Bitcoin is how you order narcotics on thee olde dark web, which then allow you to get very very very excited about Bitcoin.

    #67 2 years ago

    "Past performance is not indicative of future results"

    Except for tulip mania

    #68 2 years ago
    Quoted from cait001:

    Bitcoin is how you order narcotics on thee olde dark web, which then allow you to get very very very excited about Bitcoin.

    Not anymore. You're thinking Monero.

    10
    #69 2 years ago

    It is certainly true that if you can teach something to someone else, you truly understand it. I got my undergrad degrees in math and physics and could effectively use equations, complete problems and get A's on tests but it was tutoring these things during that time that forced me to understand them better. When you have to explain them on a fundamental level to someone whom may be missing some basics or have more difficulty understanding complex things, you must truly understand it at all levels yourself.

    So far, I have not been impressed by the level of understanding of Bitcoin by anyone in this thread or anyone else I have talked to in person. This is because I still don't understand it despite the attempts to "explain" it to me. I am wondering how many people really do understand it. I am thinking it must be very few. What type of equations are being solved? What does solving them really mean? Do the solutions have any use? How were the equations created? Who created them? How do we know there is only a finite amount? How is that amount set? Is there truly no way to alter that amount? What stops another digital currency from overtaking Bitcoin as the accepted de facto digital currency? I would have to know and understand the answers to all of these questions (and the others that would undoubtedly arise in the process) before I would ever consider investing in Bitcoin; and even then I probably wouldn't.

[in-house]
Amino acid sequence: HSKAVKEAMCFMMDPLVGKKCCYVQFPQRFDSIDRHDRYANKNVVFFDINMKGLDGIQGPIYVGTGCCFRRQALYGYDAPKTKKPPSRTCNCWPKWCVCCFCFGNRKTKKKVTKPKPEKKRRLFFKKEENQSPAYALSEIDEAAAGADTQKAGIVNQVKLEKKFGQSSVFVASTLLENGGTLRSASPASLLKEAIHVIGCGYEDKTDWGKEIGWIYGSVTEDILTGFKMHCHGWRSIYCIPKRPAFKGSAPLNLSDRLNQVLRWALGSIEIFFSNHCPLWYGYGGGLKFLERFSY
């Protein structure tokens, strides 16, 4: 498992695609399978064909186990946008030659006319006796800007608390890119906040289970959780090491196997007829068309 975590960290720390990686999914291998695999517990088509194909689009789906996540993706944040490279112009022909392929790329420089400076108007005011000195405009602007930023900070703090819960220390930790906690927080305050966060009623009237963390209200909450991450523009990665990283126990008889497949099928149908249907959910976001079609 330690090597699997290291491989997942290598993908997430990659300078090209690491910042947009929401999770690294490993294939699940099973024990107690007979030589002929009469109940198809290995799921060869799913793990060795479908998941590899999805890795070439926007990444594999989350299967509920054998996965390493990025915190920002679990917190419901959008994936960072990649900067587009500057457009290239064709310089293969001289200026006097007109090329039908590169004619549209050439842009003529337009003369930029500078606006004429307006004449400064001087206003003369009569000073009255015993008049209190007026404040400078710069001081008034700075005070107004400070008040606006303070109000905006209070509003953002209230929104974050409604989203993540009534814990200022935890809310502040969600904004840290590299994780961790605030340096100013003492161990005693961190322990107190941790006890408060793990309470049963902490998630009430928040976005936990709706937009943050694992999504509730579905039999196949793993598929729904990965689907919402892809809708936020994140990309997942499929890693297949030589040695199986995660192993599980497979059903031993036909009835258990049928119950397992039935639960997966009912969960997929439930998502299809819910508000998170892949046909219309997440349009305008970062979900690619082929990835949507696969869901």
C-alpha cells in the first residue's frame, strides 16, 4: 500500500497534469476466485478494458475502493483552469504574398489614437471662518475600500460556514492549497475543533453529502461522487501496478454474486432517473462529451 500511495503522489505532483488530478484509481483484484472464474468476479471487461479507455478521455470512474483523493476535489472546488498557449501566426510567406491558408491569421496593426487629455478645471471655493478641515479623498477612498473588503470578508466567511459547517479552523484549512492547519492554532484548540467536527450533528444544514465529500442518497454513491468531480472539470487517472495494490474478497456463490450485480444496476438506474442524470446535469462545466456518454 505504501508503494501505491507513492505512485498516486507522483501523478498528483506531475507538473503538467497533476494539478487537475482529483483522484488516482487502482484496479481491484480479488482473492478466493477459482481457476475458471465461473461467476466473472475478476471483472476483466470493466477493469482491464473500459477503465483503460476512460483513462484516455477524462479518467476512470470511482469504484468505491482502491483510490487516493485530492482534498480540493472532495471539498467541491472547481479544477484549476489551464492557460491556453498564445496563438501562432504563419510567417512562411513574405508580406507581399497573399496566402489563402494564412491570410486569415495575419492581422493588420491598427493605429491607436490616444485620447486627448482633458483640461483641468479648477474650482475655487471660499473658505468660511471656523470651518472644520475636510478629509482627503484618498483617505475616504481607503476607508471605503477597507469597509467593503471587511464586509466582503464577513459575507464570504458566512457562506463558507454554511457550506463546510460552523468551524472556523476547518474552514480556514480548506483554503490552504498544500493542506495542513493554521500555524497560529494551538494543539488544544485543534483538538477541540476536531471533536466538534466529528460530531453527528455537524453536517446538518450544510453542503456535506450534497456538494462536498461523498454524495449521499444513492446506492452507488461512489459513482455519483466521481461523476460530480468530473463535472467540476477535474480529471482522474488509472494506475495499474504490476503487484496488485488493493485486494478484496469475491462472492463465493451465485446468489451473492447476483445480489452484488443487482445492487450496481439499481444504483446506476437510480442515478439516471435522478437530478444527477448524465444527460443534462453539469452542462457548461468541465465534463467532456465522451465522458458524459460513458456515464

I do understand a few things about Bitcoin. Those saying that Bitcoin is not a bubble are correct. It is worse. In a bubble there is a baseline value to something and it becomes overvalued (the bubble) and eventually corrects to some degree to a more appropriate value (the bubble bursts). For Bitcoin, this appropriate value is nothing.

    Bitcoin is not comparable to gold, diamonds, pinball machines or anything else that has real intrinsic value. Almost everything has a consensus value. Basically there is some inflation of the real intrinsic value of most things because enough people agree that it has value and are willing to purchase it for this artificially increased value. Gold and diamonds have real utility and then their beauty and consensus value increase the value from there. Pinball machines have physical parts that have intrinsic value and then the time and skill involved in making them and their entertainment value increase their baseline value along with consensus value. Even something like Magic the Gathering cards have entertainment value beyond their cardboard composition and consensus among collectors increases value from there. The more the value of something relies on consensus value, the less safe it is. Bitcoin's value is 100% consensus value. However, long term maintenance of this value can make something more "safe". An example is art. The real intrinsic value of high dollar art is minimal compared to the consensus value. However, art has maintained its value for a very long time and is more secure. Could the same happen to Bitcoin? Possibly, but it also isn't tangible in any way. It is more comparable to a website. They can go from being worth billions to being worth nothing essentially overnight. But again, they are better than Bitcoin as they provide a service and/or entertainment; neither of which Bitcoin provides.